Oscar buzz for Jennifer Aniston in Cake

And Jennifer Aniston's turn as a scarred car-crash survivor in Cake puts her as an unlikely contender for the Oscars

Rom-com queen Jennifer Aniston loves doing comedy, such as her role as an in-your-face nymphomaniac dentist (above) in Horrible Bosses 2. -- PHOTO: WARNER BROS
Rom-com queen Jennifer Aniston loves doing comedy, such as her role as an in-your-face nymphomaniac dentist (above) in Horrible Bosses 2. -- PHOTO: WARNER BROS

For 10 years, Jennifer Aniston was the undisputed queen of the sitcom, her stint as the goofy-but-gorgeous Rachel on Friends (1994-2004) making her one of the biggest actresses on television.

When it ended, it made sense for her to do more of the same on the big screen - cue a succession of romantic comedies from The Break-Up (2006), Marley & Me (2008), Just Go With It (2011) and We're The Millers (2013).

None of these was particularly edgy or critically successful, but they cleaned up at the box office and reaffirmed her status as America's movie sweetheart.

Once in a while, though, Aniston likes to switch it up.

This year, she is doing it with the gritty indie drama Cake, where her role as a scarred car-crash survivor has led to talk of something most rom-com stars can only dream of - an Oscar.

She is also playing against type as a sex-crazed dentist in Horrible Bosses 2, which opens in Singapore tomorrow.

Speaking to reporters about the comedy in Los Angeles, the 45-year-old - who is as perkily radiant in person as she is on screen - says that there is a little bit of the outrageous Dr Julia Harris lurking inside her.

She says: "Because we're actors, we have access to a lot of crazy people in our heads. And she's one of them. I love her.''

Aniston, who won an Emmy (2002) and a Golden Globe (2003) for Friends, confesses she is thrilled whenever she gets a chance to do something different.

"I think it is what many actors hope for - that they are given the opportunity to find and show their range.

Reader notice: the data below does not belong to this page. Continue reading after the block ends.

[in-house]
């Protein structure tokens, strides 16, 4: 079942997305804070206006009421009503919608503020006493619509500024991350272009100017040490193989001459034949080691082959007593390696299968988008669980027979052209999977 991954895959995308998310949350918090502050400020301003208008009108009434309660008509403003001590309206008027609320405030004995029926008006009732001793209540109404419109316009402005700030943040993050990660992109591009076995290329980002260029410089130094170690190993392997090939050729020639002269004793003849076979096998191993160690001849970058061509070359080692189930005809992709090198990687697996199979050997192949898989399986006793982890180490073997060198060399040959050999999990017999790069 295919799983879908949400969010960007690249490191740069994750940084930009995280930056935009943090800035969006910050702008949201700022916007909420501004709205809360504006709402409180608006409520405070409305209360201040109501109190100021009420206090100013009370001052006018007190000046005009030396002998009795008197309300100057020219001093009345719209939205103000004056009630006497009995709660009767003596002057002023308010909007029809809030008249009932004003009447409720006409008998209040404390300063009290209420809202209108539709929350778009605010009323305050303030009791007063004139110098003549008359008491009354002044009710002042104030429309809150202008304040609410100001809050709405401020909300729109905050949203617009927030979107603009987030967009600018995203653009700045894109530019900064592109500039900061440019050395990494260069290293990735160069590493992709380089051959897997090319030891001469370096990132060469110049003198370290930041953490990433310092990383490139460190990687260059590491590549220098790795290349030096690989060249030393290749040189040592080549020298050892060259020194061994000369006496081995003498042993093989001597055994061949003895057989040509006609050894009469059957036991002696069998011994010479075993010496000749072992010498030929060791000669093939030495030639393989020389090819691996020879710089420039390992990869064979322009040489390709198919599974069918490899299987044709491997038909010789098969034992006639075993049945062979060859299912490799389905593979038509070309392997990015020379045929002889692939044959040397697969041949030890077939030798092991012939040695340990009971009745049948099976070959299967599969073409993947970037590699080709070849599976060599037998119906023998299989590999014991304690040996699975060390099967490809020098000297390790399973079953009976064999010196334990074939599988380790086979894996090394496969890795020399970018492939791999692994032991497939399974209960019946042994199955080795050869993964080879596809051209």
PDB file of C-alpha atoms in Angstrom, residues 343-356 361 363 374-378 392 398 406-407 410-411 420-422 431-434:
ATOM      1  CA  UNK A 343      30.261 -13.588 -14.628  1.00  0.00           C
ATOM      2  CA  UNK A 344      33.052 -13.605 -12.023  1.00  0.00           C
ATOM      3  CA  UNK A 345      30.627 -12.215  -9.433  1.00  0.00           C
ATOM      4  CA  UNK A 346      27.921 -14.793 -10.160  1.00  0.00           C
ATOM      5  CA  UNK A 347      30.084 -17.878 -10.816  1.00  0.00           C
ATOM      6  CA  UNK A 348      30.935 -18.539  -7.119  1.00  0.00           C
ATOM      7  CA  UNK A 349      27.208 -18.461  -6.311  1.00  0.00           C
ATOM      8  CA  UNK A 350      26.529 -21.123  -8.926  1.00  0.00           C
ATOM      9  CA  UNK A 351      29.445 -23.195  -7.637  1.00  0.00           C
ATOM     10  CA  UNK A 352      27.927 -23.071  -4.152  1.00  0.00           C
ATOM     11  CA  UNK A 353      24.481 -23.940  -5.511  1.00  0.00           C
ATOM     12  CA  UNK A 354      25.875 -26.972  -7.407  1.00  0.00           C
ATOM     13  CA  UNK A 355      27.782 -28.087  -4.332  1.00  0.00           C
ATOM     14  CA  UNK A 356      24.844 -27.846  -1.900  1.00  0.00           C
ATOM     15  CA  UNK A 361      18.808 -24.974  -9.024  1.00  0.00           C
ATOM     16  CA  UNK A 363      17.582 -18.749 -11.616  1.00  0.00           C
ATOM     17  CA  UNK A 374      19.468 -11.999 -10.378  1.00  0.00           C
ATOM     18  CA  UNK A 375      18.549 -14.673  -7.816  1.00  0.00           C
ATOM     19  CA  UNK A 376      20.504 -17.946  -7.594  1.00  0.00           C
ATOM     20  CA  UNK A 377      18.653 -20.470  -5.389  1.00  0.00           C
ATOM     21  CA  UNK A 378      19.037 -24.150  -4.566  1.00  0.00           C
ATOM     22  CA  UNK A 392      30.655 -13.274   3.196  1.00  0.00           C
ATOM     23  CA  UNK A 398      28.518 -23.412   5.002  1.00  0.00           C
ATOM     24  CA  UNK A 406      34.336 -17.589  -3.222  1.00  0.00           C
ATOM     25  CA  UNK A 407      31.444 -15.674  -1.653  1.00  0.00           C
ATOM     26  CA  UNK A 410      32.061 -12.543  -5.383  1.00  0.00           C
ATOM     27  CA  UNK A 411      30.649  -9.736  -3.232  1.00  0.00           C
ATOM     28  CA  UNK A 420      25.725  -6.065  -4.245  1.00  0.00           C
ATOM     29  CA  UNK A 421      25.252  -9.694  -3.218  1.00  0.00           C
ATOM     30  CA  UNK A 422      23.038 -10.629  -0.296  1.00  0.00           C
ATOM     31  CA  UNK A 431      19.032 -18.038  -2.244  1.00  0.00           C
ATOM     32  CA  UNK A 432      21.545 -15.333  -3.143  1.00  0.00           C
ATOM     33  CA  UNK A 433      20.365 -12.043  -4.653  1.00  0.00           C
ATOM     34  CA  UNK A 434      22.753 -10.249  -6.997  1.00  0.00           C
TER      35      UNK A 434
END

"It's quite extraordinary and I could not be more grateful to have both these things happening at once because they are both so different," she says of Horrible Bosses 2 and Cake, which will be released next year.

"I'm beyond grateful and humbled and excited," she adds.

The decision to make a sequel to the first Horrible Bosses, which grossed US$210 million worldwide in 2011 with its story of three disgruntled employees seeking revenge, was a no-brainer.

"All of us loved doing the first one so much," she says of herself and co-stars Jason Bateman, Jason Sudeikis and Charlie Day, who reprise their roles in the follow-up, which sees them becoming bosses themselves.

The fact that Dr Julia was a supporting part and not one of the main cast also left the actress wishing for more time to explore the character.

"The boys got to be there for the duration of the film, but the bosses only got to be there for bits and pieces. So usually at the end of the film, you feel like you're ready to put a character to bed, but this one left me wanting more.

"I loved playing Dr Julia, it ended too soon, there was more mining to do for her."

She is all too aware that few would have thought to cast her as an in-your-face nymphomaniac before this.

She says: "Sadly, I really got very excited when I was reading the script. I think they didn't think I would actually say yes and I certainly never thought that I would be reading something like that. So it was pretty instant that I jumped on board because who this person is goes against every fibre of my being."

But as startling as it is to see her play a sex addict, it may be even more shocking for her fans to see her without make-up.